The potential for conflict is further increased by the newfound confidence of the Assad regime and its Hezbollah and Iranian allies. Syria is likely to once again use chemical weapons, perhaps prompting new U.S. strikes to enforce its red line. And just as the defeat of the Soviets by the Afghan mujaheddin spawned a generation of Sunni jihadis in search of additional victories, the victories of the Shia jihadists of the "Axis of Resistance" in Lebanon (2000), Iraq (2011), and Syria (2015-present) may lead Hezbollah and Iran—intent on transforming Syria into a platform for projecting power in the Levant, and for continuing the struggle against Israel—to overreach in their interactions with Israel or the United States. Finally, in a part of the world that is 75 percent Sunni Arab, it is hard to believe that this expanded Iranian role will be accepted forever; rather, it is a formula for enduring instability.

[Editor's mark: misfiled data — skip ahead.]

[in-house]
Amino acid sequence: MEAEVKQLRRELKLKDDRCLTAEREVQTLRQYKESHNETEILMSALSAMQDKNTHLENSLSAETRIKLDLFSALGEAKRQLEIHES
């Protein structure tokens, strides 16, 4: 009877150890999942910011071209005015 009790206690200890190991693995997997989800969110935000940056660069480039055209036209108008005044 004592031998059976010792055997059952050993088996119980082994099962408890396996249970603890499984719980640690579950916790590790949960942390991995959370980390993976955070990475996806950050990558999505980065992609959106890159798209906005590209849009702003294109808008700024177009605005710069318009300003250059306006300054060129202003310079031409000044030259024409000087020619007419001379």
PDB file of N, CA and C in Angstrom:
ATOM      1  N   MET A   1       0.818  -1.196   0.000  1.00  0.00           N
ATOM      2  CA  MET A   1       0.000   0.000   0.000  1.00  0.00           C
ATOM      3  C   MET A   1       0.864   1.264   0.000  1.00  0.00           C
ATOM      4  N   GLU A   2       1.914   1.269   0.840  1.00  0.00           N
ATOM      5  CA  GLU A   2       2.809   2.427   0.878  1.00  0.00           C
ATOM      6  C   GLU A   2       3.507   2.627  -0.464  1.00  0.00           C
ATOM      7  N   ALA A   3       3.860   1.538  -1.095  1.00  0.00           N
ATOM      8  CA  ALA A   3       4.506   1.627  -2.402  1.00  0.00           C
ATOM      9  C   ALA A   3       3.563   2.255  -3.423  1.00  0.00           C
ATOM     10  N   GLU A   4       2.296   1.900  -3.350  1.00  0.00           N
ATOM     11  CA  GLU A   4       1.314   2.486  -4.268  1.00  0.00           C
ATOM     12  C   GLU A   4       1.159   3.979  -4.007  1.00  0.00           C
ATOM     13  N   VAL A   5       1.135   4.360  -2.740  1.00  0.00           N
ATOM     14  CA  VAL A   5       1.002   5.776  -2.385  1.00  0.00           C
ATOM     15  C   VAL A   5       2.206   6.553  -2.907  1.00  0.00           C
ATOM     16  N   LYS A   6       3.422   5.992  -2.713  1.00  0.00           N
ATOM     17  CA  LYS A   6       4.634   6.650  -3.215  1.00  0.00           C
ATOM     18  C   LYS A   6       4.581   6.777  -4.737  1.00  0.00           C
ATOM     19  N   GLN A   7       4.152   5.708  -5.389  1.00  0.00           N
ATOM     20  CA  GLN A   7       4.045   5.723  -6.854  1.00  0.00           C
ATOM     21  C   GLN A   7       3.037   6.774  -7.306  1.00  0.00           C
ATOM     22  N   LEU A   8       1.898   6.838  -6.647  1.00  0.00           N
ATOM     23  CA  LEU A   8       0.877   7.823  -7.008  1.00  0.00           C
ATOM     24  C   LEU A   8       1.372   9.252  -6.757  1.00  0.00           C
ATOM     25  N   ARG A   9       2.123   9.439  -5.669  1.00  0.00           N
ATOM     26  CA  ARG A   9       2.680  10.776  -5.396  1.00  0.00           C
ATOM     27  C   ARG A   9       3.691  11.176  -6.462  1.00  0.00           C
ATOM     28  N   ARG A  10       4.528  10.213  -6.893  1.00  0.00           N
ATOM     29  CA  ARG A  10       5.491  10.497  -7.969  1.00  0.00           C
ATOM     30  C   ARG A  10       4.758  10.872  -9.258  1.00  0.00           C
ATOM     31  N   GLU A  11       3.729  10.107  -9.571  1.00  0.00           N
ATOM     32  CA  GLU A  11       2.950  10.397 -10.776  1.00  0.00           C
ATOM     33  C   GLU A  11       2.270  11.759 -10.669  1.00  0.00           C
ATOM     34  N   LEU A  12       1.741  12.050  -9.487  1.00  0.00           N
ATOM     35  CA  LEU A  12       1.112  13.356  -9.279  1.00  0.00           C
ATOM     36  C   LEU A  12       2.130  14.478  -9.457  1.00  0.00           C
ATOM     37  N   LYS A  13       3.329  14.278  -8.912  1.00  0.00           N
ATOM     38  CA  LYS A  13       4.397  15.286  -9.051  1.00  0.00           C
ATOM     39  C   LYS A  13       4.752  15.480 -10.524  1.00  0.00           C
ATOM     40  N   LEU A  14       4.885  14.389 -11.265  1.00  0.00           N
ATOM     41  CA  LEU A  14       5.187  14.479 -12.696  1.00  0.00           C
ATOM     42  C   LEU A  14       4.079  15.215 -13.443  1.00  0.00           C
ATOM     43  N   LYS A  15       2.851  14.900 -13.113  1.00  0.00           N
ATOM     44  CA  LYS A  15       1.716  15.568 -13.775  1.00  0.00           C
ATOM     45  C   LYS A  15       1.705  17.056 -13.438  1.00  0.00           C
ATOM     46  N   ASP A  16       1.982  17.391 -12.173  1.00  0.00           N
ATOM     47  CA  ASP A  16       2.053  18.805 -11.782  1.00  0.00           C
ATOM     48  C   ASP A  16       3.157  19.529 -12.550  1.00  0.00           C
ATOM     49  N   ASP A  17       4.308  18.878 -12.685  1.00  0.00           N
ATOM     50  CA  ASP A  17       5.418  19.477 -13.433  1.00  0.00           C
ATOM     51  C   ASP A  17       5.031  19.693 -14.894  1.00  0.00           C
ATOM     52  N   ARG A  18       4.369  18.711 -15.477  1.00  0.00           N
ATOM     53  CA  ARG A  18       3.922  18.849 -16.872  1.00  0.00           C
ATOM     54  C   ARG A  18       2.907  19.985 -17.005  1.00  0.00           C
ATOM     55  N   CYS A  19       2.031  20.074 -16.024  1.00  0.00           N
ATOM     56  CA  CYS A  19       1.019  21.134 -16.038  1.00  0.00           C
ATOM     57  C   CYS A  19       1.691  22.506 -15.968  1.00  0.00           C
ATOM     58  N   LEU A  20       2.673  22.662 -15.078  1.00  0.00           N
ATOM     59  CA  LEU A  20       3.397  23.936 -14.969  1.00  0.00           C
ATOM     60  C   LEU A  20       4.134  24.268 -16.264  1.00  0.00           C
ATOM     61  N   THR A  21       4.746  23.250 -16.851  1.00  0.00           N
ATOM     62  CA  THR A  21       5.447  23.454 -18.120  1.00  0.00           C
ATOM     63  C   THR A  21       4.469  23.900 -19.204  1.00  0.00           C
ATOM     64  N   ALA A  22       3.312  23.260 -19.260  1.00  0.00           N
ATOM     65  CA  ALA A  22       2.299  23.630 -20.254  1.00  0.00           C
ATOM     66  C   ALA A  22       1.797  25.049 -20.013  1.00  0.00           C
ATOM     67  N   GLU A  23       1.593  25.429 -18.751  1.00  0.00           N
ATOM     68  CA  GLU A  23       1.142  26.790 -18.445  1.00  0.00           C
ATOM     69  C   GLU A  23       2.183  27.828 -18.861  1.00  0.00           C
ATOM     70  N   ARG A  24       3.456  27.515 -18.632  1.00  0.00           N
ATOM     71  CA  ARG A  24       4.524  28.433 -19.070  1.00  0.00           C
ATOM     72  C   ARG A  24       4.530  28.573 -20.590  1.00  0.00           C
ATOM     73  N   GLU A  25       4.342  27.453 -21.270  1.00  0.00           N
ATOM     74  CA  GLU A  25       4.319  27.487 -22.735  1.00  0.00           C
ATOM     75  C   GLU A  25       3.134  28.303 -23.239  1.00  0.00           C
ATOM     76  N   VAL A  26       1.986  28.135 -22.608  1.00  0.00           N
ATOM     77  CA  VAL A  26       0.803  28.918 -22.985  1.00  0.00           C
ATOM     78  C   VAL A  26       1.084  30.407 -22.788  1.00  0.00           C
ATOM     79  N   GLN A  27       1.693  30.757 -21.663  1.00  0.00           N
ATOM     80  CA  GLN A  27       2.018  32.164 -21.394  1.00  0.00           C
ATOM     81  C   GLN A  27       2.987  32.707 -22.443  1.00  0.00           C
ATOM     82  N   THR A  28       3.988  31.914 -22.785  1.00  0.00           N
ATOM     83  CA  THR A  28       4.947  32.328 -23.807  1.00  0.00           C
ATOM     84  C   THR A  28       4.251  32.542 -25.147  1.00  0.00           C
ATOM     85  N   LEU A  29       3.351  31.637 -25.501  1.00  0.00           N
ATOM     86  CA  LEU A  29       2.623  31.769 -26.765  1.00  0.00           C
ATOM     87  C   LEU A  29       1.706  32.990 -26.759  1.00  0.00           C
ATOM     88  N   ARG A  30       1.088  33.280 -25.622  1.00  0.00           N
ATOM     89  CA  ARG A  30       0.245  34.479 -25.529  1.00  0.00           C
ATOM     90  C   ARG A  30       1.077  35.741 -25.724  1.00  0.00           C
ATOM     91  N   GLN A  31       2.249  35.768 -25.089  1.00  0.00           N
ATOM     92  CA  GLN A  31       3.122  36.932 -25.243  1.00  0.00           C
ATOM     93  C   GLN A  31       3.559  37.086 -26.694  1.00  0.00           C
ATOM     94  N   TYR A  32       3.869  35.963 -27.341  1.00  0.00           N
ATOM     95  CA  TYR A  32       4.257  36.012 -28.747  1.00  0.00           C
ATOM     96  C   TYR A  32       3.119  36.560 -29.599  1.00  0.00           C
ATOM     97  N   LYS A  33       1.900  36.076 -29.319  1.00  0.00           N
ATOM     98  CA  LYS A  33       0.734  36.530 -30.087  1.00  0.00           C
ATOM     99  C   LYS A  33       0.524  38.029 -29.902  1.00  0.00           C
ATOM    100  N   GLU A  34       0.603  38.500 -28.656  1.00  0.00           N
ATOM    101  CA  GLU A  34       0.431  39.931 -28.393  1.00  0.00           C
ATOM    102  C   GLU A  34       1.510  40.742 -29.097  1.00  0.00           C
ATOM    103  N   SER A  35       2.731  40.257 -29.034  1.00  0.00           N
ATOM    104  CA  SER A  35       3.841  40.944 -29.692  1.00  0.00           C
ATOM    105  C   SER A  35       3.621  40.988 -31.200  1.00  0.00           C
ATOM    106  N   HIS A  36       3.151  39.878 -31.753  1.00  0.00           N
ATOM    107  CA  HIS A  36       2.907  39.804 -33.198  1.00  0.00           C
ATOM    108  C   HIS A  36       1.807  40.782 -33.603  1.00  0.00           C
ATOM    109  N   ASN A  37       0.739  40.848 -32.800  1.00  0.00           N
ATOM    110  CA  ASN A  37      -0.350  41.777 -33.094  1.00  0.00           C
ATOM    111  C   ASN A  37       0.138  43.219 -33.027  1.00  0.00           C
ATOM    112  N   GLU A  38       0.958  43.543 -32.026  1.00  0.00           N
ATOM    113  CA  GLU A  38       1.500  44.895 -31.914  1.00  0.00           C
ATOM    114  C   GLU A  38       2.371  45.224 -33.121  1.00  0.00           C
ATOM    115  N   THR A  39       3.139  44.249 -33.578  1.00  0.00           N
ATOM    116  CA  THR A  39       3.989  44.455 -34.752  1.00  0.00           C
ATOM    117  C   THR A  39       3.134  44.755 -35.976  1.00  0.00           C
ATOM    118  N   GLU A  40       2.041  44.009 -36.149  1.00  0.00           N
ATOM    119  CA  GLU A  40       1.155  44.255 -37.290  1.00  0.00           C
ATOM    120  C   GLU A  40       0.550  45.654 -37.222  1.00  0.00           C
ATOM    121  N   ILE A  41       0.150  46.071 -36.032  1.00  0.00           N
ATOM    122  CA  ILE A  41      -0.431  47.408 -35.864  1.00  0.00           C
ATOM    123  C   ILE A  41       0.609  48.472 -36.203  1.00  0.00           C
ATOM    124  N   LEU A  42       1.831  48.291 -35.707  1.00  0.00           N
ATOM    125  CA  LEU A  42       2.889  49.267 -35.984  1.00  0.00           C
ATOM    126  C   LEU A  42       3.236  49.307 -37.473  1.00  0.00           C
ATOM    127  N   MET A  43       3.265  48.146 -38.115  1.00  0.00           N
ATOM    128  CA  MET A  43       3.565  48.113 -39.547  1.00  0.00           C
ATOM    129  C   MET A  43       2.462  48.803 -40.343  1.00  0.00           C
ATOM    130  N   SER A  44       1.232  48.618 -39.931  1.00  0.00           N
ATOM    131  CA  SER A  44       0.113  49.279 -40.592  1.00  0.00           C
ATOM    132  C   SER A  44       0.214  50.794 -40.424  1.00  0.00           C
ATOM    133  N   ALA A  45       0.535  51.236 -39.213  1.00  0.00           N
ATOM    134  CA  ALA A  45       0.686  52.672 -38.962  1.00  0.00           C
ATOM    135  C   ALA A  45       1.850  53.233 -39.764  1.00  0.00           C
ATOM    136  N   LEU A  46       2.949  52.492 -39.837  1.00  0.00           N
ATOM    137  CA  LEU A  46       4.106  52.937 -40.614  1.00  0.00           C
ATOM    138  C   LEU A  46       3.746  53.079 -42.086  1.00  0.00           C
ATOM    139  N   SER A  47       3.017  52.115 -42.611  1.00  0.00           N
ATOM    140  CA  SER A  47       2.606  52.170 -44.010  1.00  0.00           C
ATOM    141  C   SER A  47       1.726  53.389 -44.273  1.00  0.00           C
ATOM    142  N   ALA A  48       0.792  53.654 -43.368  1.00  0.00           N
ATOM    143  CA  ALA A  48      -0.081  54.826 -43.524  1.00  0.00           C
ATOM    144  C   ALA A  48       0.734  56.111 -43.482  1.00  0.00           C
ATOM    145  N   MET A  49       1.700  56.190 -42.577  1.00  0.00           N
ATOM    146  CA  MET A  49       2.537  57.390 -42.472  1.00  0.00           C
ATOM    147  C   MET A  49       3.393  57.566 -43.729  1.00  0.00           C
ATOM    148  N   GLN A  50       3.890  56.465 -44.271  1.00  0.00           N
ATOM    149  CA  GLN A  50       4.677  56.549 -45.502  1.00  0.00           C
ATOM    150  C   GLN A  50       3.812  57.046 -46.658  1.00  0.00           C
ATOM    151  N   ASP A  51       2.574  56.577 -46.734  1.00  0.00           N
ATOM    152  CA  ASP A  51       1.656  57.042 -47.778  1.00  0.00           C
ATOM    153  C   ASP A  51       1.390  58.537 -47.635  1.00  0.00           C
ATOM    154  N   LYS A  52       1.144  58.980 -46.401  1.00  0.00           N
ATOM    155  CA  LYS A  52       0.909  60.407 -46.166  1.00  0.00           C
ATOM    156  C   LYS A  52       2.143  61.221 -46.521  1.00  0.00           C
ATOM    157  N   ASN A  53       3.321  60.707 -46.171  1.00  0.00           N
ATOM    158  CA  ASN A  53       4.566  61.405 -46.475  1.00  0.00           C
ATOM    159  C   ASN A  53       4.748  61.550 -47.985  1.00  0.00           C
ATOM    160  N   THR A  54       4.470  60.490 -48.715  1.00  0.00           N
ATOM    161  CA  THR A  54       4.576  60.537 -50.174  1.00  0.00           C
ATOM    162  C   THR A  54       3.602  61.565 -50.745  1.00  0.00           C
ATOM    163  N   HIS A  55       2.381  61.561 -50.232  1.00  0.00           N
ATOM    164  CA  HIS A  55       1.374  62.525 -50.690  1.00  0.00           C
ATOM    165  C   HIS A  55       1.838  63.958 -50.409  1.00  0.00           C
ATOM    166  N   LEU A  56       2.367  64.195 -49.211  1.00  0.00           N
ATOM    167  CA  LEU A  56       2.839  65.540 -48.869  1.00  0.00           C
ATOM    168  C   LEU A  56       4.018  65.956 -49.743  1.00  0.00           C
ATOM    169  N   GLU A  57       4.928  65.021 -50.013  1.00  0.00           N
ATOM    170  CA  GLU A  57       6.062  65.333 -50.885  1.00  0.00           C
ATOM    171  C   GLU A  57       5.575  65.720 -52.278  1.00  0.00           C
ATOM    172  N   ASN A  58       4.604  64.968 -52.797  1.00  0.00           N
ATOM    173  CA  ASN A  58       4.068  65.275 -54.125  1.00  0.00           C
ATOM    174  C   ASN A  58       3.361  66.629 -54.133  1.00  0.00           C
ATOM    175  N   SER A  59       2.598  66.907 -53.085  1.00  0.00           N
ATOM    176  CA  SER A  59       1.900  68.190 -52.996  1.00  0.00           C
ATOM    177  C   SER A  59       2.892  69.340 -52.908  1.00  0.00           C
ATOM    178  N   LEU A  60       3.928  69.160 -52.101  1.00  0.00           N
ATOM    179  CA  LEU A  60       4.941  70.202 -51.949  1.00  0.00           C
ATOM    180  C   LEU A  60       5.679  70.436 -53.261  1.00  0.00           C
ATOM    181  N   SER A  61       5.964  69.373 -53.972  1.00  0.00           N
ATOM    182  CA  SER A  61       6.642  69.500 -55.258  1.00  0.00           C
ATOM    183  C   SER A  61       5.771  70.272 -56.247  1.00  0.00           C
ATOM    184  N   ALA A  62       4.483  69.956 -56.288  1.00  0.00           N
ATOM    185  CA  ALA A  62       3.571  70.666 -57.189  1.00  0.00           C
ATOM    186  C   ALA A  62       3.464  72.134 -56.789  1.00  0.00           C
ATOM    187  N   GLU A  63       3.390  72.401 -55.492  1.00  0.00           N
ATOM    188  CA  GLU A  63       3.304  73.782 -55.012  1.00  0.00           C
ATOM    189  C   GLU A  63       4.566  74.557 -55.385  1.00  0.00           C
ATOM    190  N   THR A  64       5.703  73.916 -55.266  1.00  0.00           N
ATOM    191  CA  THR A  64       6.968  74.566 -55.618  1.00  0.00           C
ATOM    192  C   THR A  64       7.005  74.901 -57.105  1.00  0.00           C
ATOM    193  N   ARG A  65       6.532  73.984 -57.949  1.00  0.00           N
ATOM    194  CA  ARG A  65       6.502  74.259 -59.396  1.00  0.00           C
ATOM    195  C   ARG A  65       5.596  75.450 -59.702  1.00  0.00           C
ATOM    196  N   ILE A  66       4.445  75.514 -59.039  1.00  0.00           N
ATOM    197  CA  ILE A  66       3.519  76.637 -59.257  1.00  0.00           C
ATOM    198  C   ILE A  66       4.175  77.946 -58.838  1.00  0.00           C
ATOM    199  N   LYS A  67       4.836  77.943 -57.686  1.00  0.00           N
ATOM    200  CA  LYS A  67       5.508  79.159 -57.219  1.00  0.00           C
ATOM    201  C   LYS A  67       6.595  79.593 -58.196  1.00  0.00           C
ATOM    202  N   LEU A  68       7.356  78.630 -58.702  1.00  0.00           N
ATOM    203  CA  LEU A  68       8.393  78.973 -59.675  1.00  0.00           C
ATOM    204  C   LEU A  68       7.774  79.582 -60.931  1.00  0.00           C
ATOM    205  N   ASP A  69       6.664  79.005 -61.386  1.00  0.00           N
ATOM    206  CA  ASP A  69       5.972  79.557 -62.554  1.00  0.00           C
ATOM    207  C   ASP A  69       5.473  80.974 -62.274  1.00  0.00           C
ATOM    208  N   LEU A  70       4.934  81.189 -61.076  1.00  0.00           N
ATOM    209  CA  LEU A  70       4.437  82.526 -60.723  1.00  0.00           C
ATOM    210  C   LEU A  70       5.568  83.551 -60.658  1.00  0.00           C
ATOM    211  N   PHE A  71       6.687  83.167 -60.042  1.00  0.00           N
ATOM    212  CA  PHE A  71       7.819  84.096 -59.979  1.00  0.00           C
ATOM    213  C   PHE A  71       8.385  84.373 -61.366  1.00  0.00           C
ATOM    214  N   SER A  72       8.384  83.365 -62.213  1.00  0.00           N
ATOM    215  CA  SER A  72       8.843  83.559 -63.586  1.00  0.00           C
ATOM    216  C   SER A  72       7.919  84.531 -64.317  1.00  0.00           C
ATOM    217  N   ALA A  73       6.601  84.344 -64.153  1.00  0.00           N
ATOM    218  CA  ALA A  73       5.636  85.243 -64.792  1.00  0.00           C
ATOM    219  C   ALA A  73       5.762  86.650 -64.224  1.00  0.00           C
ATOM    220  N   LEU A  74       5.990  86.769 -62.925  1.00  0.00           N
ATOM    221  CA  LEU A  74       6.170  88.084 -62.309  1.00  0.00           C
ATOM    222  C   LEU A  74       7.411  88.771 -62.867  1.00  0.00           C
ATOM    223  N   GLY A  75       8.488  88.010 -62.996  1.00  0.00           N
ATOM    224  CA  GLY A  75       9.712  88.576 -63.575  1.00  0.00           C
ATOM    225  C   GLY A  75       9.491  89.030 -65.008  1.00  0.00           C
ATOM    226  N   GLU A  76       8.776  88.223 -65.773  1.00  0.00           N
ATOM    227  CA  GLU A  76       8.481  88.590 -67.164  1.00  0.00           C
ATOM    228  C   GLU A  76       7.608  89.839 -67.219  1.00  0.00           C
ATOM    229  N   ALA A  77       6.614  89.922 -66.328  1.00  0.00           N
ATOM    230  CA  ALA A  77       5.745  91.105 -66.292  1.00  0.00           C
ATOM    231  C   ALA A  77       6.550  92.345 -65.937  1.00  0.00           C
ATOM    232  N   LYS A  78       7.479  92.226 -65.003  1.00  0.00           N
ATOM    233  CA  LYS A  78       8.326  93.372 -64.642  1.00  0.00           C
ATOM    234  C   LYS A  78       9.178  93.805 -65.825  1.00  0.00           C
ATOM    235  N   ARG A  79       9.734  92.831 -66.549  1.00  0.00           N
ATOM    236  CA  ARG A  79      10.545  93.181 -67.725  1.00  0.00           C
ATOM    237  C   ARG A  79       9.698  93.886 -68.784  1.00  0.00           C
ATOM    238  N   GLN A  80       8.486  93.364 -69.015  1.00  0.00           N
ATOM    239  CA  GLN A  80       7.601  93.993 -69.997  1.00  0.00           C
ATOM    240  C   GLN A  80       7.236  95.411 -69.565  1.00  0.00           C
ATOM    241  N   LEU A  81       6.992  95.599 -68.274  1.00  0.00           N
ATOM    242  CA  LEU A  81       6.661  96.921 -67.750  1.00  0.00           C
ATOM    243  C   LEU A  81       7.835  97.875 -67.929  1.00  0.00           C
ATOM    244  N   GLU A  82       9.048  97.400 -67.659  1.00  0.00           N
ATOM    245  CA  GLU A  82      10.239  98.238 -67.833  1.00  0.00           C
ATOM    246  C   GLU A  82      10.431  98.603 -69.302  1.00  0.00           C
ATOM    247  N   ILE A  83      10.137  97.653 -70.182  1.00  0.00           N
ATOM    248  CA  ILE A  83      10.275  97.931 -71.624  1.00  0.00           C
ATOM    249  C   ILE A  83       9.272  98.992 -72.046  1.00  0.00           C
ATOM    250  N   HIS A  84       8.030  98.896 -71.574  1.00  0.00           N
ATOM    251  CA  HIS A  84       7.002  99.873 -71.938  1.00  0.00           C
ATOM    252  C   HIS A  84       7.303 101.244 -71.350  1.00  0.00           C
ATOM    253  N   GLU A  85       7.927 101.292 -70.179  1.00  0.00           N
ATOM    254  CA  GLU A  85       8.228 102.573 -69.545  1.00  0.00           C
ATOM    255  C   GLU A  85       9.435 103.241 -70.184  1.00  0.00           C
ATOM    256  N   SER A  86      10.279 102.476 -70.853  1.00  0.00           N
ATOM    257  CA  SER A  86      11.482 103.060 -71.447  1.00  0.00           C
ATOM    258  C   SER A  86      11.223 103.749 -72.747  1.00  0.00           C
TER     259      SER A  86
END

Believing that the worst of Syria's civil war is behind them, tensions and divisions within the regime could also come to the fore. The civil war has created new regime security counter-elites in the Tiger Force, the National Defense Forces, and the Local Defense Forces, and commanders in these organizations may demand a greater share of the spoils of war and of governing what is left of Syria. The ever-present potential for internecine violence among the regime's thuggish security elite could intensify—especially if Assad and Iran drag Syria into a ruinous war with Israel that results in heavy losses to pro-regime forces.